Jan 9 (Reuters) - The following were the top stories in the New York Times business pages on Friday. Reuters has not verified these stories and does not vouch for their accuracy.
* Three federal agencies and a loose consortium of state attorneys general have for several years been gathering evidence of what appears to be collusion among the banks and other companies that have helped state and local governments take approximately $400 billion worth of municipal notes and bonds to market each year.
* Under pressure from federal authorities, Swiss bank UBS AG UBSN.VX is closing the hidden offshore accounts of its well-heeled American clients, potentially allowing their secrets to spill into the open.
* In a move that would help troubled homeowners, Citigroup Inc (C.N) agreed to support legislation that would let bankruptcy judges adjust mortgages for at-risk borrowers, leading Congressional Democrats said.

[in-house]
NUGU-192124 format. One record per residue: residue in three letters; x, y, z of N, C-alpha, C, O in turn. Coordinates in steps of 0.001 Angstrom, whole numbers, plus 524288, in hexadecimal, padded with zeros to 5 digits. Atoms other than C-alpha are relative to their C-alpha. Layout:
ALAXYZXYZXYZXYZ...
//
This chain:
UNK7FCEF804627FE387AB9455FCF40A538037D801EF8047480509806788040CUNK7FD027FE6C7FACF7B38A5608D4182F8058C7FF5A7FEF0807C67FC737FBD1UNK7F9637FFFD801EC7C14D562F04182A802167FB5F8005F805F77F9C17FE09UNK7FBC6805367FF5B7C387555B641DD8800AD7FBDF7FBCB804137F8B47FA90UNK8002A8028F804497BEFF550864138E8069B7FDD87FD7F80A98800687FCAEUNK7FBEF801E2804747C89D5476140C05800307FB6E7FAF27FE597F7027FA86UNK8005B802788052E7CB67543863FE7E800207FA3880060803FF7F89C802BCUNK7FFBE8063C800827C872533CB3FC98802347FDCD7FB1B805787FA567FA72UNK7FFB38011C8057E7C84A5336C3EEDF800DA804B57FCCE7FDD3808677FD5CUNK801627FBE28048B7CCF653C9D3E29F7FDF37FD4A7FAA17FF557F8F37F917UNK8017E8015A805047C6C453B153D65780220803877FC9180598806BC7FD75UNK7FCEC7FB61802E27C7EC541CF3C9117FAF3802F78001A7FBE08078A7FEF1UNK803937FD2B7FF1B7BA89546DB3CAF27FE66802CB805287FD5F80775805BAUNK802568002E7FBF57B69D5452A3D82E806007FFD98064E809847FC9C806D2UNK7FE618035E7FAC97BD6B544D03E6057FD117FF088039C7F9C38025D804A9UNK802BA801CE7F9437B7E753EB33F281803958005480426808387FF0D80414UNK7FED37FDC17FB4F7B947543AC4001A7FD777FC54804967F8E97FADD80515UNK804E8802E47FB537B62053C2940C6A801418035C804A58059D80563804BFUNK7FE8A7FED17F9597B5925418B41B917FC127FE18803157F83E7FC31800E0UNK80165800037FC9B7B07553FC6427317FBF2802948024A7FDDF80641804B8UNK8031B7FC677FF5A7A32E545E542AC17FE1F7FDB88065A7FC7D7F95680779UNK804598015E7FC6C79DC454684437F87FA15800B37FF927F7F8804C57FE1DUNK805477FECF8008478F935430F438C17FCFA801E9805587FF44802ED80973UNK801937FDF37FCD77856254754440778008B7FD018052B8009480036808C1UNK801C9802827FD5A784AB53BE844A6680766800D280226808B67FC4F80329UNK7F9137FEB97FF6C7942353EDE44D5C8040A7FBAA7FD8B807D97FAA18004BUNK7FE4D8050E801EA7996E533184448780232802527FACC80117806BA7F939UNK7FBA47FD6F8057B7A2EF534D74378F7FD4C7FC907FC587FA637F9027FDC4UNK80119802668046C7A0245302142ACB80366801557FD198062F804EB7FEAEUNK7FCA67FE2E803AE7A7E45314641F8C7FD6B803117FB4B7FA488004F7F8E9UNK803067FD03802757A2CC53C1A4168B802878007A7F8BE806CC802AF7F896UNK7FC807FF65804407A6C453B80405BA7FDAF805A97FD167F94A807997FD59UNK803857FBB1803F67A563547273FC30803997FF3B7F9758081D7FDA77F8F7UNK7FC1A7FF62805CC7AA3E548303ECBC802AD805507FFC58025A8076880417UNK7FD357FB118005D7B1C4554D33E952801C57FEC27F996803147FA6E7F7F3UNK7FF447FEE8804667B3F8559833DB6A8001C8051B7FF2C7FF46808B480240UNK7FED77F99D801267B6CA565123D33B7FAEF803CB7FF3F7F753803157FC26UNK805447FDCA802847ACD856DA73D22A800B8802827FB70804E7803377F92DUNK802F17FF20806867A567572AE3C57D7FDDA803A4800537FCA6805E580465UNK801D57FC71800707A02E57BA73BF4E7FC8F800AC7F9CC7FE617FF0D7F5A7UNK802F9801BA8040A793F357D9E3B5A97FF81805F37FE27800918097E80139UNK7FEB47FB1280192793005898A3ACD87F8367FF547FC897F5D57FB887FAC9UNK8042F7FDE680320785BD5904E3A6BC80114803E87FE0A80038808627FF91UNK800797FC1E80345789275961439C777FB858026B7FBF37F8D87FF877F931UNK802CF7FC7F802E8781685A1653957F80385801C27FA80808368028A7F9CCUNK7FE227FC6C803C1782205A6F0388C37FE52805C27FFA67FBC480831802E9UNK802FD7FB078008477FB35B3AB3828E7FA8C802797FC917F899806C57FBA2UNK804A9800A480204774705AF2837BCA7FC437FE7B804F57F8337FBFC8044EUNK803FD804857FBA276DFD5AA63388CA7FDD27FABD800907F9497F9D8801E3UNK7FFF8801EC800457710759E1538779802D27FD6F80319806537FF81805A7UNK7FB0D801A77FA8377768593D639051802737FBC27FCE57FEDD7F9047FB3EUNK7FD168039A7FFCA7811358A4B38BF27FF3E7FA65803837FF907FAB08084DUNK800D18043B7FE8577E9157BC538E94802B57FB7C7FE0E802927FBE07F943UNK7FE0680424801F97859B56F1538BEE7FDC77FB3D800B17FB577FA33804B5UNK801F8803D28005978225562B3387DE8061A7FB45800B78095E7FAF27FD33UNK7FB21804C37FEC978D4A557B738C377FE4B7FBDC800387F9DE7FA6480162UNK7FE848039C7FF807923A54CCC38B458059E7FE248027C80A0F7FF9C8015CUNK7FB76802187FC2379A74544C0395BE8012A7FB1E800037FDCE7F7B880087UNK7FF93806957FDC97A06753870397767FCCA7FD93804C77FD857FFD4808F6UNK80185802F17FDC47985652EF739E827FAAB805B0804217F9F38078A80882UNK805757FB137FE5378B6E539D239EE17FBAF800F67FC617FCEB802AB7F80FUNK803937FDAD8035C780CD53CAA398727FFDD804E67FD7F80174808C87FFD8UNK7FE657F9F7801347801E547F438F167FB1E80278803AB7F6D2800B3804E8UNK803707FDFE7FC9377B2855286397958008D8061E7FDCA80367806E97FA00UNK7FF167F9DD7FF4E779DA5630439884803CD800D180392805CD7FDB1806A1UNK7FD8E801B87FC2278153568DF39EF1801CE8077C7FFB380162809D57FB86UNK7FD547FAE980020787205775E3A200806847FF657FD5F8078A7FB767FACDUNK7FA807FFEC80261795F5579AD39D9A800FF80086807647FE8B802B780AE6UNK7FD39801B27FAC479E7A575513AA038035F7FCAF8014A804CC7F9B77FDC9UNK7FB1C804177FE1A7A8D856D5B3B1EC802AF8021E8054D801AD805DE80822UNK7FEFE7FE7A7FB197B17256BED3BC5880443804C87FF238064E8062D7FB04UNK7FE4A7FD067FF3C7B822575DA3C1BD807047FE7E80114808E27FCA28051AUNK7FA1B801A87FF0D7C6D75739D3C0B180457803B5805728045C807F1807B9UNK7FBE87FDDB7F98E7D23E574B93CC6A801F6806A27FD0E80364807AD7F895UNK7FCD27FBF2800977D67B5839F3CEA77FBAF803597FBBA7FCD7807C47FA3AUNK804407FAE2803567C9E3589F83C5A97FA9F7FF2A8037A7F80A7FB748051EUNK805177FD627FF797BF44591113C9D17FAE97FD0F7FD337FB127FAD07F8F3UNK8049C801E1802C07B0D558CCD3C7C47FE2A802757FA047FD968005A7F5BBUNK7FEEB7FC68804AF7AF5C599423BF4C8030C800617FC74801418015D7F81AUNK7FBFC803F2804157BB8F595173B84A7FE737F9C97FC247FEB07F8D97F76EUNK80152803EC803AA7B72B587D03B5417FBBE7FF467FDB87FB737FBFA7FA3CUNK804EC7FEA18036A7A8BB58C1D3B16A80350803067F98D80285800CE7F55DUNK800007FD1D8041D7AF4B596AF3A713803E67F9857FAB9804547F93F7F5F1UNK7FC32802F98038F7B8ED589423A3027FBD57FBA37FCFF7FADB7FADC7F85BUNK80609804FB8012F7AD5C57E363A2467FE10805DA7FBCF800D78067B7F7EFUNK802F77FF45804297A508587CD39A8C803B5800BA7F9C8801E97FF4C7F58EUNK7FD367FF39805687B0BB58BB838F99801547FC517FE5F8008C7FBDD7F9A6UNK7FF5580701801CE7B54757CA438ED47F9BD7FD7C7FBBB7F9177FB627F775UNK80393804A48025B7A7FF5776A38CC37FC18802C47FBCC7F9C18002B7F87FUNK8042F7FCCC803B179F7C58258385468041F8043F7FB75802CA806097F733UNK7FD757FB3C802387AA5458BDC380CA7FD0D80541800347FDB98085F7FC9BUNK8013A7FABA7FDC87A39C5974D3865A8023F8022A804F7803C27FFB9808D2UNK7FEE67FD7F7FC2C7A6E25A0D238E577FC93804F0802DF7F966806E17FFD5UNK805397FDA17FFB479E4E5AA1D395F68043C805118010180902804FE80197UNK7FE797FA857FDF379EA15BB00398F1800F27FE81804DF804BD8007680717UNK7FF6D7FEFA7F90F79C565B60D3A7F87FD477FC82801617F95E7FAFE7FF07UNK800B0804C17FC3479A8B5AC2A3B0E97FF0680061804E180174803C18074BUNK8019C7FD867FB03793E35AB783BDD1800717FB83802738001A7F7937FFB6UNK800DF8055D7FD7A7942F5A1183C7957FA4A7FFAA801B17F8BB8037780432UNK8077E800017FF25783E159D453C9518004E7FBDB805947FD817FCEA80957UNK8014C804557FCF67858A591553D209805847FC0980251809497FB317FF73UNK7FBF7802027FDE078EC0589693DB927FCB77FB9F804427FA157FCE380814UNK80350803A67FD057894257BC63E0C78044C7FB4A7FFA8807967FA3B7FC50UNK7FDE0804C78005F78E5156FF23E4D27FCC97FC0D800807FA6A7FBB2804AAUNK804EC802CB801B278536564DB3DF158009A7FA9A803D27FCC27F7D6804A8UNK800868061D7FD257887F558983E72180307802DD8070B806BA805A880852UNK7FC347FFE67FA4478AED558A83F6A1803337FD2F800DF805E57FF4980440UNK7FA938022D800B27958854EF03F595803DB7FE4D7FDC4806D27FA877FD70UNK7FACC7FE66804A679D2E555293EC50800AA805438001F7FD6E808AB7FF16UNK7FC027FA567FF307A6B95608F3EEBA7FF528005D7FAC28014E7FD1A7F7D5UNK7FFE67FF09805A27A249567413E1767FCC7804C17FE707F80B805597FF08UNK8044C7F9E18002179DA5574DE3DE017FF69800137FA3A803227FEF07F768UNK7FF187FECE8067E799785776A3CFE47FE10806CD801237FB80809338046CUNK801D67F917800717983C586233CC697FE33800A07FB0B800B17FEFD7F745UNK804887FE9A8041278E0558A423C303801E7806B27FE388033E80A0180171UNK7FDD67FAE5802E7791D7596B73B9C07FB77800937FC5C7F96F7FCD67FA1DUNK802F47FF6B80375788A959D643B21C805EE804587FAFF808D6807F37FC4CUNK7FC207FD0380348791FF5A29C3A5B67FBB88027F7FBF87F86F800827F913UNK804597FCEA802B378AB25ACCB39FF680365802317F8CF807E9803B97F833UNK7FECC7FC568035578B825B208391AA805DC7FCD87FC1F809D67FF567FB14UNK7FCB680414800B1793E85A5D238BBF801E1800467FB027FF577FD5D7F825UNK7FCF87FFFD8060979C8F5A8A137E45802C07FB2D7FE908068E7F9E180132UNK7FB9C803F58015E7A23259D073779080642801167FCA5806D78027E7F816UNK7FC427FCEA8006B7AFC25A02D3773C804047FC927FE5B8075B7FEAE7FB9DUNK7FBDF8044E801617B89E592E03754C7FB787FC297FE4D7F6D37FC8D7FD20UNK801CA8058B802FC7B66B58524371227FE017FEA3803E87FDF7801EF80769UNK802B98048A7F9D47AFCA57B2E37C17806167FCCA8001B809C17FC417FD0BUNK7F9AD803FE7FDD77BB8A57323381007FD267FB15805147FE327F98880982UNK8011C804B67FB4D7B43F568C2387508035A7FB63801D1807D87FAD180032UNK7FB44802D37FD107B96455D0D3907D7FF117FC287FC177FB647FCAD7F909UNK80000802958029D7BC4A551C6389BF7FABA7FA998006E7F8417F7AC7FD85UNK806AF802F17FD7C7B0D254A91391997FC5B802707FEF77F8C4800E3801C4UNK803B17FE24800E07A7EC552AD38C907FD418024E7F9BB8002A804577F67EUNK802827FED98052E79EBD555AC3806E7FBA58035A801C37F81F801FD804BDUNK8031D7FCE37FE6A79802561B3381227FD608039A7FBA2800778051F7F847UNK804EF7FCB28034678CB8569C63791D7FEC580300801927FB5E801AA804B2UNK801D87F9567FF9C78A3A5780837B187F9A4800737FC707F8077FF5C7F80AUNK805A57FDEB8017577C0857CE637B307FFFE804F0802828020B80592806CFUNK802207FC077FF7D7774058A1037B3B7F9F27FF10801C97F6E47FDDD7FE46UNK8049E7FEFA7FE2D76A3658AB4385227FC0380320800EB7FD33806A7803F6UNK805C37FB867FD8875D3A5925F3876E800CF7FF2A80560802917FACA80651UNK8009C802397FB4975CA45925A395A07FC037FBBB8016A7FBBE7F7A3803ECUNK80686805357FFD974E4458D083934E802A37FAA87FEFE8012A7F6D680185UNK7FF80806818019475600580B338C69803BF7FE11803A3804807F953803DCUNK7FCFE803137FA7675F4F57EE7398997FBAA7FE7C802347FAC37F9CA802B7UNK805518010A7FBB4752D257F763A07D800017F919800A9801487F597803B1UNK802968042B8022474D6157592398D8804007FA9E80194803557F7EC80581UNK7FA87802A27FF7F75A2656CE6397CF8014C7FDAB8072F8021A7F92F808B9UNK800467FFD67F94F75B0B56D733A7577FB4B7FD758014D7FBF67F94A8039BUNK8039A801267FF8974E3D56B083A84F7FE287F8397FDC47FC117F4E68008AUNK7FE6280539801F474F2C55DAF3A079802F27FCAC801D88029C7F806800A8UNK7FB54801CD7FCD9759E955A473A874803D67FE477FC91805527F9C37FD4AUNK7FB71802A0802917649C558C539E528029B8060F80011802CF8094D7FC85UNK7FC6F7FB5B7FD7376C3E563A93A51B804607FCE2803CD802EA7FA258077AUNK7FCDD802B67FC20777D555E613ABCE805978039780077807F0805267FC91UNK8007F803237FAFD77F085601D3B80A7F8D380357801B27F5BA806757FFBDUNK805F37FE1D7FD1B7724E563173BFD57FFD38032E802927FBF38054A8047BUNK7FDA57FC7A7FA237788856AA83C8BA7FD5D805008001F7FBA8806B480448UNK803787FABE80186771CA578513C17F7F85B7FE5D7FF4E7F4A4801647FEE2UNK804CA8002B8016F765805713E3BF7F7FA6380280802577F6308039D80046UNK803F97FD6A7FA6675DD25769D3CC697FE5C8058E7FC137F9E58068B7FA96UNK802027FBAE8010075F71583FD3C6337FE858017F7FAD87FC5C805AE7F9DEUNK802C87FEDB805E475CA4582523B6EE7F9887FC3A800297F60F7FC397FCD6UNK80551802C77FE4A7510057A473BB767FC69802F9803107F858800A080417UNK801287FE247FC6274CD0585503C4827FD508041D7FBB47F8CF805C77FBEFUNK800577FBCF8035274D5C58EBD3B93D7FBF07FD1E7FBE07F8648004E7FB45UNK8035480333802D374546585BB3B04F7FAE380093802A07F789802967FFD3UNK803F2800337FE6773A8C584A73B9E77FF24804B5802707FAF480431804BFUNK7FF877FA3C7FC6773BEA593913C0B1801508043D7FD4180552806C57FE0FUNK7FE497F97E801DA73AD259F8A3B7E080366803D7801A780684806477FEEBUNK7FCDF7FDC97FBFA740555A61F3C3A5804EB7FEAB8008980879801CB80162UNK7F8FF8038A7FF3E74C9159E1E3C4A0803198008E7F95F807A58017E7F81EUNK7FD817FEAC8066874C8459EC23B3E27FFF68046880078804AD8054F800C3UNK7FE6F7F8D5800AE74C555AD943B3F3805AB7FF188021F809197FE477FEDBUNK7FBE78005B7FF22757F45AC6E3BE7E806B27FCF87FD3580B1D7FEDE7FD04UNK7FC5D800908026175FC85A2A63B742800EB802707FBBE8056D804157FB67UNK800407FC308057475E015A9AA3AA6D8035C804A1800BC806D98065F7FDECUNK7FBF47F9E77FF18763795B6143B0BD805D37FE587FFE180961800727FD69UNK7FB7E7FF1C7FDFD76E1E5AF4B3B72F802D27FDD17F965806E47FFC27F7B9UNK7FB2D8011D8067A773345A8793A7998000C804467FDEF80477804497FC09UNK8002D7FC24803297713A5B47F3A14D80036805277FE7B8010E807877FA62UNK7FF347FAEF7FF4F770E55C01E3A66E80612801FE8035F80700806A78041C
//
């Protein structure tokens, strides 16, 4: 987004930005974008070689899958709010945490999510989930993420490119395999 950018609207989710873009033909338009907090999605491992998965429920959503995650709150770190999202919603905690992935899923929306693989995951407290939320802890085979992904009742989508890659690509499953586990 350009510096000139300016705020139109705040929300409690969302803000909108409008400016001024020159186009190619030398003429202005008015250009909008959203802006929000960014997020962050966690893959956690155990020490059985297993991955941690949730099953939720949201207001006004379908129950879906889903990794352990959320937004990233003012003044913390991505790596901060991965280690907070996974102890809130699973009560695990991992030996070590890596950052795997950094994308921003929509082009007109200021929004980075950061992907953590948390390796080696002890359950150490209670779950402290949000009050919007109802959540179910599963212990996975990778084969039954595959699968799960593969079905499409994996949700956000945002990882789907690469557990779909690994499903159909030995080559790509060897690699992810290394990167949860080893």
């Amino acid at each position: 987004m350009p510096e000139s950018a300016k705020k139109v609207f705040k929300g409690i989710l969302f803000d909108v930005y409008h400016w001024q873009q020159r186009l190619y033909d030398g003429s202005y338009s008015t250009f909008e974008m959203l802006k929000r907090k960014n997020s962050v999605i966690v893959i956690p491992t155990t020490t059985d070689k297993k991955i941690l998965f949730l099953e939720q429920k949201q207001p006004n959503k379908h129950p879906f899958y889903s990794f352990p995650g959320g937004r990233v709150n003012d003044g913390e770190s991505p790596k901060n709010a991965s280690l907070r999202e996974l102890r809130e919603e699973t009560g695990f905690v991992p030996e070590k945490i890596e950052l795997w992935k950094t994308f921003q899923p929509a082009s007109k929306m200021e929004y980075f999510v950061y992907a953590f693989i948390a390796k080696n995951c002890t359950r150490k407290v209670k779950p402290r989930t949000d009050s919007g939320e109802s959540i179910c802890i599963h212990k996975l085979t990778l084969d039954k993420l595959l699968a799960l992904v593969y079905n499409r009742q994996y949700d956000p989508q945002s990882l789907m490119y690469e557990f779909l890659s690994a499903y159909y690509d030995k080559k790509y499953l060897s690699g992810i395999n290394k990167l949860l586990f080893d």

* President-elect Barack Obama's transition team urged Congress to extend the Feb. 17 cutoff date for analog broadcasting, injecting new uncertainty into a switch that has confused customers and cost the government more than $1.3 billion in subsidies.
* The Congressional panel overseeing the $700 billion federal bailout has expressed growing concern about the effectiveness and execution of the rescue plan.
* Many chains reported the worst holiday shopping season in decades, and the stores are entering the new year so weakened that some might not survive. A wave of corporate failures that has already taken out stores like Sharper Image and Linens'n Things is expected to grow substantially worse in coming months, sending some of the well-known names of American retailing into bankruptcy.
* Arguing that Bernard Madoff's bail should be revoked, prosecutors cited more evidence that he was hiding assets.
* The president-elect's economic recovery plan ran into cross-fire from his own party, suggesting that it could take more time to pass than Democrats once hoped.
* Indian outsourcing company Satyam Computer SATY.BO was struggling to determine the extent of a financial fraud that left it fighting for survival as investors began to search for ways to recoup their losses.